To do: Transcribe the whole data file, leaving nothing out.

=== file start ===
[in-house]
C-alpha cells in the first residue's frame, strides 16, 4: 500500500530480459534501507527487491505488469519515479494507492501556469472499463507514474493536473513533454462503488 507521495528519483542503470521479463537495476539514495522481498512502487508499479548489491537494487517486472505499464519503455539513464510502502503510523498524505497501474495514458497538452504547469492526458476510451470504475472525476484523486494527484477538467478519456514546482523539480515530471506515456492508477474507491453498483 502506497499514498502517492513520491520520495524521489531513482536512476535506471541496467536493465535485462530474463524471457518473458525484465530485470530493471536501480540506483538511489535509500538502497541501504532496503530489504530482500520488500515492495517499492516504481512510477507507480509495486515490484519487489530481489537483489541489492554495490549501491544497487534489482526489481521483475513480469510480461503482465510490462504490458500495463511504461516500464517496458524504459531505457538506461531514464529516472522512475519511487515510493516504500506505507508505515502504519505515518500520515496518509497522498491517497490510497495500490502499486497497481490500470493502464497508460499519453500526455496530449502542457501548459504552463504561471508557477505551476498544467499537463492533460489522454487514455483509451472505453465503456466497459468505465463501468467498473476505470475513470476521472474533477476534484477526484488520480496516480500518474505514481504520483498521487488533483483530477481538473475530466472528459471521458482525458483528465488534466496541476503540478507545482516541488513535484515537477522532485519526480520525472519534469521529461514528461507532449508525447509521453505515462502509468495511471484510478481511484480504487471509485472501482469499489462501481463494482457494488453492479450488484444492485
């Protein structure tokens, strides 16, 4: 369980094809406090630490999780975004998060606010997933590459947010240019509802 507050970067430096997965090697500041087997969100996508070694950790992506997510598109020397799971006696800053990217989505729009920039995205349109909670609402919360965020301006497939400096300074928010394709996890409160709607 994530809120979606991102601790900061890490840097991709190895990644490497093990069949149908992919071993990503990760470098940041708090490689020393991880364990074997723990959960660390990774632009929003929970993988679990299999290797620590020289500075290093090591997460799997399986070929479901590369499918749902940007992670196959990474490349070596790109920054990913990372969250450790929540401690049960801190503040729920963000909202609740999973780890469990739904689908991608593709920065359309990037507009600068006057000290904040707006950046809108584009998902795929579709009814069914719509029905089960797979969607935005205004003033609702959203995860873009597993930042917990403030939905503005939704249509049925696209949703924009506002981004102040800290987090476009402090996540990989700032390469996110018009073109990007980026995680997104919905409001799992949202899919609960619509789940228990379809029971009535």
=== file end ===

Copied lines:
[in-house]
C-alpha cells in the first residue's frame, strides 16, 4: 500500500530480459534501507527487491505488469519515479494507492501556469472499463507514474493536473513533454462503488 507521495528519483542503470521479463537495476539514495522481498512502487508499479548489491537494487517486472505499464519503455539513464510502502503510523498524505497501474495514458497538452504547469492526458476510451470504475472525476484523486494527484477538467478519456514546482523539480515530471506515456492508477474507491453498483 502506497499514498502517492513520491520520495524521489531513482536512476535506471541496467536493465535485462530474463524471457518473458525484465530485470530493471536501480540506483538511489535509500538502497541501504532496503530489504530482500520488500515492495517499492516504481512510477507507480509495486515490484519487489530481489537483489541489492554495490549501491544497487534489482526489481521483475513480469510480461503482465510490462504490458500495463511504461516500464517496458524504459531505457538506461531514464529516472522512475519511487515510493516504500506505507508505515502504519505515518500520515496518509497522498491517497490510497495500490502499486497497481490500470493502464497508460499519453500526455496530449502542457501548459504552463504561471508557477505551476498544467499537463492533460489522454487514455483509451472505453465503456466497459468505465463501468467498473476505470475513470476521472474533477476534484477526484488520480496516480500518474505514481504520483498521487488533483483530477481538473475530466472528459471521458482525458483528465488534466496541476503540478507545482516541488513535484515537477522532485519526480520525472519534469521529461514528461507532449508525447509521453505515462502509468495511471484510478481511484480504487471509485472501482469499489462501481463494482457494488453492479450488484444492485
């Protein structure tokens, strides 16, 4: 369980094809406090630490999780975004998060606010997933590459947010240019509802 507050970067430096997965090697500041087997969100996508070694950790992506997510598109020397799971006696800053990217989505729009920039995205349109909670609402919360965020301006497939400096300074928010394709996890409160709607 994530809120979606991102601790900061890490840097991709190895990644490497093990069949149908992919071993990503990760470098940041708090490689020393991880364990074997723990959960660390990774632009929003929970993988679990299999290797620590020289500075290093090591997460799997399986070929479901590369499918749902940007992670196959990474490349070596790109920054990913990372969250450790929540401690049960801190503040729920963000909202609740999973780890469990739904689908991608593709920065359309990037507009600068006057000290904040707006950046809108584009998902795929579709009814069914719509029905089960797979969607935005205004003033609702959203995860873009597993930042917990403030939905503005939704249509049925696209949703924009506002981004102040800290987090476009402090996540990989700032390469996110018009073109990007980026995680997104919905409001799992949202899919609960619509789940228990379809029971009535």